Jon initially kept his cancer diagnosis to himself, informing his son a few months later when he came home for Christmas break. Jon Gaines II broke down upon hearing the news and upon his return to campus, sharing his sadness with Marrazzo and offensive tackle Alec Anderson. With permission from the NCAA, UCLA arranged for Jon Gaines II to fly home to be with his father the week of his surgery the following spring.
“We are a family,” Bruins coach Chip Kelly said. “And when someone is in our family or extended family like Jon’s dad is going through something, it’s important for Jon to be there.”
The father told his son to stay strong, that these things happen, explaining “That’s life.” Jon Gaines II had the phrase tattooed under his left biceps as a reminder, smiling this week as he pulled back the sleeve of his T-shirt to reveal the words.
Life isn’t easy without kidneys. Jon must watch his fluid intake, restricting himself to 32 ounces of liquids per day. He cried when doctors told him he would have to give up his beloved Coca-Cola because of the phosphoric acid.
His arm used for the dialysis needles once swelled to twice its normal size because of an infiltration issue, forcing him to be hospitalized for several days. A catheter was inserted in his back to circulate his blood as part of his treatments for the next 10 weeks.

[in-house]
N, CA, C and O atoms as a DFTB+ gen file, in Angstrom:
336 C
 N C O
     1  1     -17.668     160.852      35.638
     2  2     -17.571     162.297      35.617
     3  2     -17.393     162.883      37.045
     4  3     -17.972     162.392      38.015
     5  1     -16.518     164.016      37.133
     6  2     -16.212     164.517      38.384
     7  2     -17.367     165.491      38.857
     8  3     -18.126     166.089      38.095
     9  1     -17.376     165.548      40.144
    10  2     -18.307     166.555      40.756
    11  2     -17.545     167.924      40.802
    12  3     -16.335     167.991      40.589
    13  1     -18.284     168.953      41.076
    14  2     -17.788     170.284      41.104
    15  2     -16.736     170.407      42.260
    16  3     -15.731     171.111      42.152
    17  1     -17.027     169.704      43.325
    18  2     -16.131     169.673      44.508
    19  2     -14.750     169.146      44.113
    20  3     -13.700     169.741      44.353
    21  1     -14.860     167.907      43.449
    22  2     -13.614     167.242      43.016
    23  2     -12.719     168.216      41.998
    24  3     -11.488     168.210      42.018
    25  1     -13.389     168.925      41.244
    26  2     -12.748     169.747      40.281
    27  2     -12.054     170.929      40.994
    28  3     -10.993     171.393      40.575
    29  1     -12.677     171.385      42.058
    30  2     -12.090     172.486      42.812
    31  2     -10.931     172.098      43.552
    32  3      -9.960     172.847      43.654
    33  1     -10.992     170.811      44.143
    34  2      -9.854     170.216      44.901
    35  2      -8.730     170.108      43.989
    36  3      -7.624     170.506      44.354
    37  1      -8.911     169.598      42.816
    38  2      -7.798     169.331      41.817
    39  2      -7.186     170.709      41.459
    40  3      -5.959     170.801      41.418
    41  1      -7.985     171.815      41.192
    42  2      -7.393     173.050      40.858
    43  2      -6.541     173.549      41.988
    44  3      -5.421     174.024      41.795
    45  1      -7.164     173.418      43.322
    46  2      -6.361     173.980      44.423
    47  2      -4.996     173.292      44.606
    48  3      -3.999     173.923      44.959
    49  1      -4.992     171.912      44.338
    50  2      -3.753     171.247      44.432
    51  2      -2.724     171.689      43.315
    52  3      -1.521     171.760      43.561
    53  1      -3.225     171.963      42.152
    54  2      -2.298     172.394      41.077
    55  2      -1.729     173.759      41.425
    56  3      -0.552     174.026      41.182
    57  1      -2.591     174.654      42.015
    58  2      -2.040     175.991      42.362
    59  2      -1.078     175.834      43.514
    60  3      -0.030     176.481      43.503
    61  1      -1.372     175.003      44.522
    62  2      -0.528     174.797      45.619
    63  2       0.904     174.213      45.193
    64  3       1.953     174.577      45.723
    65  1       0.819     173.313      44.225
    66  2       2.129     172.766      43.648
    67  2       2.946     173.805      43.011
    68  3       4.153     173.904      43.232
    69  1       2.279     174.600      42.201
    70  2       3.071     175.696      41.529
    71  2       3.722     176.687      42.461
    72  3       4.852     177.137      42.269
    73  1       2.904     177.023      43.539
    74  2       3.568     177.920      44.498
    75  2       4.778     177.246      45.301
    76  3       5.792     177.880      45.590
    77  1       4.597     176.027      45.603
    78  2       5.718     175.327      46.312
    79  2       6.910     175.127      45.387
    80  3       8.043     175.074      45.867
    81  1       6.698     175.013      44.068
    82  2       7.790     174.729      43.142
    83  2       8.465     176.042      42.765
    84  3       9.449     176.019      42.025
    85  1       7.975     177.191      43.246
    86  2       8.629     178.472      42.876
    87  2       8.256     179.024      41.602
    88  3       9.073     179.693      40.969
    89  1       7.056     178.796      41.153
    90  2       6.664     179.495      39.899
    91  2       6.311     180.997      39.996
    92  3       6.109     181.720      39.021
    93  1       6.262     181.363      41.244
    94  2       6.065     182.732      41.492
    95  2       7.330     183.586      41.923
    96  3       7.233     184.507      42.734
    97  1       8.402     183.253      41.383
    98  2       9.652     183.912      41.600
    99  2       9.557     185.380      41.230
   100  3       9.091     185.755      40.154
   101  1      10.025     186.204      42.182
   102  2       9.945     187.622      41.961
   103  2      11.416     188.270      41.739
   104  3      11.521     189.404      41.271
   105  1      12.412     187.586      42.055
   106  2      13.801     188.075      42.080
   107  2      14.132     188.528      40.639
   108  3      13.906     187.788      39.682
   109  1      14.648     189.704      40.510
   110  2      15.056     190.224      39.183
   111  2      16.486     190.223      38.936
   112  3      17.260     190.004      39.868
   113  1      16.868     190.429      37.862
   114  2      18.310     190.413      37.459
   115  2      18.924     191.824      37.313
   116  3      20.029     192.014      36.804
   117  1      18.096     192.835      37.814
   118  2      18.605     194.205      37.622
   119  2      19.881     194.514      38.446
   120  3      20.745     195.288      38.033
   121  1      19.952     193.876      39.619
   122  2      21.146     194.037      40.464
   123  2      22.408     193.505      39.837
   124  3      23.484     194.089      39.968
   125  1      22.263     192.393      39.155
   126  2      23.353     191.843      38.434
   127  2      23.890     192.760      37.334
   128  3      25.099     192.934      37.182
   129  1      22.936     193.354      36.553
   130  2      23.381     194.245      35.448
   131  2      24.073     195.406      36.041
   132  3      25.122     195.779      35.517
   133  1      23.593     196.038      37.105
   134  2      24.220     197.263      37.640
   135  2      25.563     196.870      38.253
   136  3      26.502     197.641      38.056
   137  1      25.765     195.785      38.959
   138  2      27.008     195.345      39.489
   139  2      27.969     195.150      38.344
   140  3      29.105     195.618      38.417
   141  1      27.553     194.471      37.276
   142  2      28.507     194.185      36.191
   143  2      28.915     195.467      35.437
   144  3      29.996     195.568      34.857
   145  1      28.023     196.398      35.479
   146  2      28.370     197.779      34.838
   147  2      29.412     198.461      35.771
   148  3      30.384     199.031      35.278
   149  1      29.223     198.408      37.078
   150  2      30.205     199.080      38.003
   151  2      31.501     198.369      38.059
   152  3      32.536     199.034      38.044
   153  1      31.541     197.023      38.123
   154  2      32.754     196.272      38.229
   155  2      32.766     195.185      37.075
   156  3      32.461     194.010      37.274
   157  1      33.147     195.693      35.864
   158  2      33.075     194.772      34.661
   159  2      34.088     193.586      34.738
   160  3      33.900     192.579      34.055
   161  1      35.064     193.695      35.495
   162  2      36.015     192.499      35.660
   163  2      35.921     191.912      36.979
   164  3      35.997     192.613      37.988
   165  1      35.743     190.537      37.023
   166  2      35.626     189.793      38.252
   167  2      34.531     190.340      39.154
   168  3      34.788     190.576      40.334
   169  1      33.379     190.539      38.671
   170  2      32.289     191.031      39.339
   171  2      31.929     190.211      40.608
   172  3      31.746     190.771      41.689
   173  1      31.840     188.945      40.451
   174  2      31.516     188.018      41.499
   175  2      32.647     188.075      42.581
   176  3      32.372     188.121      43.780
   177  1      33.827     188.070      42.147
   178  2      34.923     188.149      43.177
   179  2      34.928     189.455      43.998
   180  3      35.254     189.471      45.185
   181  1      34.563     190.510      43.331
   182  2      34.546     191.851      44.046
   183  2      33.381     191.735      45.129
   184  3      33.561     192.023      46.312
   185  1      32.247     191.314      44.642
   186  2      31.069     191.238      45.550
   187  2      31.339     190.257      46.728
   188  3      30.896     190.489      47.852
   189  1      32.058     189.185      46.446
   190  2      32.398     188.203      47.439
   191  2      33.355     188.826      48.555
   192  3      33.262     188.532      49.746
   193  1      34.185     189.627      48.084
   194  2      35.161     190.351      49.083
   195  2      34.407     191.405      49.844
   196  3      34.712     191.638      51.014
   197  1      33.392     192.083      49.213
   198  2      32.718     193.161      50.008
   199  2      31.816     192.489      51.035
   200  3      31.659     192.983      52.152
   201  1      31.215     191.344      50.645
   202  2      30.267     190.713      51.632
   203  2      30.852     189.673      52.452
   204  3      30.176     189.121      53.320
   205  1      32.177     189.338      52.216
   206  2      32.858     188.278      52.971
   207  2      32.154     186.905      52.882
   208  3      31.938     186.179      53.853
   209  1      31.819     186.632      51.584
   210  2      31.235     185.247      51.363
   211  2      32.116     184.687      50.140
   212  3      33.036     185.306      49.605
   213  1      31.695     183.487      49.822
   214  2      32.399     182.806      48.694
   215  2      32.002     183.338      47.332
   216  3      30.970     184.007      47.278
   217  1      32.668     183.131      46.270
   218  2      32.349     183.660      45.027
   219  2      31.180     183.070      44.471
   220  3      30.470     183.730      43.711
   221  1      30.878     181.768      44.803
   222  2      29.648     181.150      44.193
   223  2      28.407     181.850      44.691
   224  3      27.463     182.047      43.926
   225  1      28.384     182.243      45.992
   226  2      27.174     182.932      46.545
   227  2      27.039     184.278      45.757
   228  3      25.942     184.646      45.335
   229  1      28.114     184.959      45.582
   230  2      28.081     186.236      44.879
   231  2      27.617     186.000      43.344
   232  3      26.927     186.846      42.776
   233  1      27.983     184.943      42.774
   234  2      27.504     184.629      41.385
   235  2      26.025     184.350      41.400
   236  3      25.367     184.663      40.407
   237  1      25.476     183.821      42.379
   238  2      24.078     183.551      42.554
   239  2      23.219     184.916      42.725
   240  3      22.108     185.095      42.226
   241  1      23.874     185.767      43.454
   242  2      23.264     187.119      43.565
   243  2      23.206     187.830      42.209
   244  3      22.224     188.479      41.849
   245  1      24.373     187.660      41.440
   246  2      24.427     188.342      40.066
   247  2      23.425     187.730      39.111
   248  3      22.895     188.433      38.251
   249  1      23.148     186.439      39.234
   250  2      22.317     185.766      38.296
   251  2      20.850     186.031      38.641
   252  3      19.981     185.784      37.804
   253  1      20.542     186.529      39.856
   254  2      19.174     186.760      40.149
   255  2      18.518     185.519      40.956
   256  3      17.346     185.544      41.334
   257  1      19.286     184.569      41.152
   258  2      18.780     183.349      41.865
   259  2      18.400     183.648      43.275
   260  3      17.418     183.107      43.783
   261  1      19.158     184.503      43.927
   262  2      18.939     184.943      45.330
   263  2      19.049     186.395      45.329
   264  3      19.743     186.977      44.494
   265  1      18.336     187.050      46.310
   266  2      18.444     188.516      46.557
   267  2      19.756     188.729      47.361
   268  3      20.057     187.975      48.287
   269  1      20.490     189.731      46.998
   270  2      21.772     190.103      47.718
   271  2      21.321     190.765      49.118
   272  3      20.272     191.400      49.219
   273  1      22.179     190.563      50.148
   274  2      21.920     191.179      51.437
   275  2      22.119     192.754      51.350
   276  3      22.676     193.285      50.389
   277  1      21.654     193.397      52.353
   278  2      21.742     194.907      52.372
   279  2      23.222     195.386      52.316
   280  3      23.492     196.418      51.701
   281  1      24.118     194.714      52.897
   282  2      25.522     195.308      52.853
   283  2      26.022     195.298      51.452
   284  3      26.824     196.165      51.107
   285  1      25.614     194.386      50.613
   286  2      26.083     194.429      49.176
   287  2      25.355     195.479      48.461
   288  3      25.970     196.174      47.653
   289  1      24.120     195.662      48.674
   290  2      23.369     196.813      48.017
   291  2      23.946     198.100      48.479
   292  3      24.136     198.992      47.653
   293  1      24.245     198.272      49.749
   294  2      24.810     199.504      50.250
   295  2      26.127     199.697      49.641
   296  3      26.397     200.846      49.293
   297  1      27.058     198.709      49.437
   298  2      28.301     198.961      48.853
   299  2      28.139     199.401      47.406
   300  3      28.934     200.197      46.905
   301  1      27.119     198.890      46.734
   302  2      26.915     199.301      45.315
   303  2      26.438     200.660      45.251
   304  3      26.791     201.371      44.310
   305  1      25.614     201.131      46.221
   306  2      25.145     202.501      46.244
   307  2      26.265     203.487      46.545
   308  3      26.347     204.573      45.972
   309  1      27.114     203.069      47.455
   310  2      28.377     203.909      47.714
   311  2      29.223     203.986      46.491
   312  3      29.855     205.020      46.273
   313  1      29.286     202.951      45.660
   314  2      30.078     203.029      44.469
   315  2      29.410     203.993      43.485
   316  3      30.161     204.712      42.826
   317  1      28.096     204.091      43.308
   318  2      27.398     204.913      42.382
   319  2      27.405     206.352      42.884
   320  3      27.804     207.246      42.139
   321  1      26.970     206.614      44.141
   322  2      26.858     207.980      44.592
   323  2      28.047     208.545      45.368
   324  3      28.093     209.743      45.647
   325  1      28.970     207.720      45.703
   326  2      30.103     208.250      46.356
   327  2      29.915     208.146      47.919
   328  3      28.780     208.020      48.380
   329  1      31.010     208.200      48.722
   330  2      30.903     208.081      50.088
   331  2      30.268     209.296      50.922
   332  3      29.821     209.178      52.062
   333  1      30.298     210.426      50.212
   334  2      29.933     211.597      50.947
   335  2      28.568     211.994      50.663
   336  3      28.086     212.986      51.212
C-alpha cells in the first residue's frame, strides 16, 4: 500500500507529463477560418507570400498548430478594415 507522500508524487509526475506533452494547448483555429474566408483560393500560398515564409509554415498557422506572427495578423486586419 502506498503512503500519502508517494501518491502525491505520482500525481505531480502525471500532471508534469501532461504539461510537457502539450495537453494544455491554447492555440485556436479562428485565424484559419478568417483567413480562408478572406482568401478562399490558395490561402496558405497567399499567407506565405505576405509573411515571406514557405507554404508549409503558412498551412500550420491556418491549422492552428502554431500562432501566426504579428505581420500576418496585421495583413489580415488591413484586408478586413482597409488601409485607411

Even when dialysis goes perfectly, it has its limitations.
“Dialysis only replaces about 10% of the normal kidney function,” Jon said. “That’s good enough to live on, but who wouldn’t want 100% function?”
Jon is waiting to be placed on the active list for a transplant. Once he’s cleared by a transplant committee, he’ll be able to receive a kidney from a live donor or a cadaver, though cadaver kidneys are typically inferior to those donated by living patients.
His blood type might make getting a transplant more difficult in California; the wait for someone who’s B or O averages eight to 10 years for a deceased donor kidney, said Dr. Jeffrey Veale, director of the kidney transplantation exchange program at UCLA’s David Geffen School of Medicine. Ethnicity, however, is not a factor.
“Sometimes the better matches are actually people from different nationalities and religions and political parties,” Veale said, “and it’s kind of beautiful that we exchange kidneys and it’s helping someone else get off dialysis.”
Veale suggested that those who want to help can register at UCLA if they live in Los Angeles or join the National Kidney Registry if they live elsewhere. Interested donors could also sign-up for organ donation when they get their driver’s licenses.
Those willing to donate a kidney as part of the national registry will receive a voucher that could be redeemed in the future shoiuld a friend or family member need one in return. But donating a kidney is not without risk. Veale said three in 10,000 who donate a kidney could die from surgical complications.
“It’s an amazing thing,” Veale said, “to donate a kidney to another person.”
Jon expects to attend UCLA’s game against USC on Nov. 20 and said he’d probably go to the Pac-12 championship or any bowl game involving the Bruins. Winning might come with an upside beyond the team’s first winning season since 2015.
The bigger story UCLA is, the more publicity it might help the family generate and inspire people to register to become a potential donor. Father and son are united in their quest to get the word out about Jon’s need to find a match.
“I know we’re not the only people going through this,” Jon Gaines II said, “but being able to help my dad would just mean so much to my family and having him in my life is so crucial.”